“It should be an international institution of last resort operating on the principle of complementarity. Accordingly, its jurisdiction would aid governments unable to prosecute kleptocrats and thereby help deter others. The Court should also help to recover and repatriate stolen assets and be a resource to national level authorities that seek to enhance their capacity to enforce anti-corruption law at the domestic level.”

Good governance is fundamentally dependent on the active presence of vigilant and well-equipped specialists who deal only with serious corruption and organised crime. Whether these specialists are stationed on the staff of the IACC or at national level, they are a precious resource in the battle for justice and accountability.

Without them the kleptocrats and their fellow travellers in business and some professions are free to behave corruptly to the detriment of society as a whole and, in particular, to the detriment of the weak and vulnerable, the poor and the aged.

The political will to address grand corruption creatively and responsively is all too often lacking, especially in those jurisdictions in which kleptocrats hold sway.

When the Summit of the Future is convened by the UN in September 2024, the delegates will do well to study the wishes expressed by civil society in the finalised Peoples’ Pact, the activities of Integrity Initiatives International and the judgment in the Glenister litigation that is summarised above.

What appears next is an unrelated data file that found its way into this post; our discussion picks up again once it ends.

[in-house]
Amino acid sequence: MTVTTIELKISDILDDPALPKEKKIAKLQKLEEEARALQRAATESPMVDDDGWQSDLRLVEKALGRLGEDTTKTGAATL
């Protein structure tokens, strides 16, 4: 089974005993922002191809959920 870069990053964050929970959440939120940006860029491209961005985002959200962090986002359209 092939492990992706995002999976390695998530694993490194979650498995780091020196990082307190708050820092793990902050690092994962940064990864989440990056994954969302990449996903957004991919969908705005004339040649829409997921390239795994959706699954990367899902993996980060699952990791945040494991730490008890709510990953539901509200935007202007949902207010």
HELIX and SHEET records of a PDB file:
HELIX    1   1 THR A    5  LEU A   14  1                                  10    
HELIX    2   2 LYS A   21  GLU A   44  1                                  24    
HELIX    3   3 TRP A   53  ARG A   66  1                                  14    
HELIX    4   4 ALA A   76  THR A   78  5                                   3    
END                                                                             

Under the Swinging Arch is a compilation of essays written by the lawyers involved in the Glenister cases. It is an instructive resource for policymakers in constitutional democracies which have a justiciable Bill of Rights and a desire to clean up their act on the anti-corruption front. The fundamental issue is all too often a lack of political will to regard corruption as seriously detrimental to justice and accountability.

To reach the happy state in which the goals of UNSDG 16 are attained, it will also be necessary for the UN to get those governments which have signed up for the UN Convention Against Corruption (UNCAC) to audit their compliance with the undertakings solemnly given in that near-universal treaty. In its seventh chapter the following appears: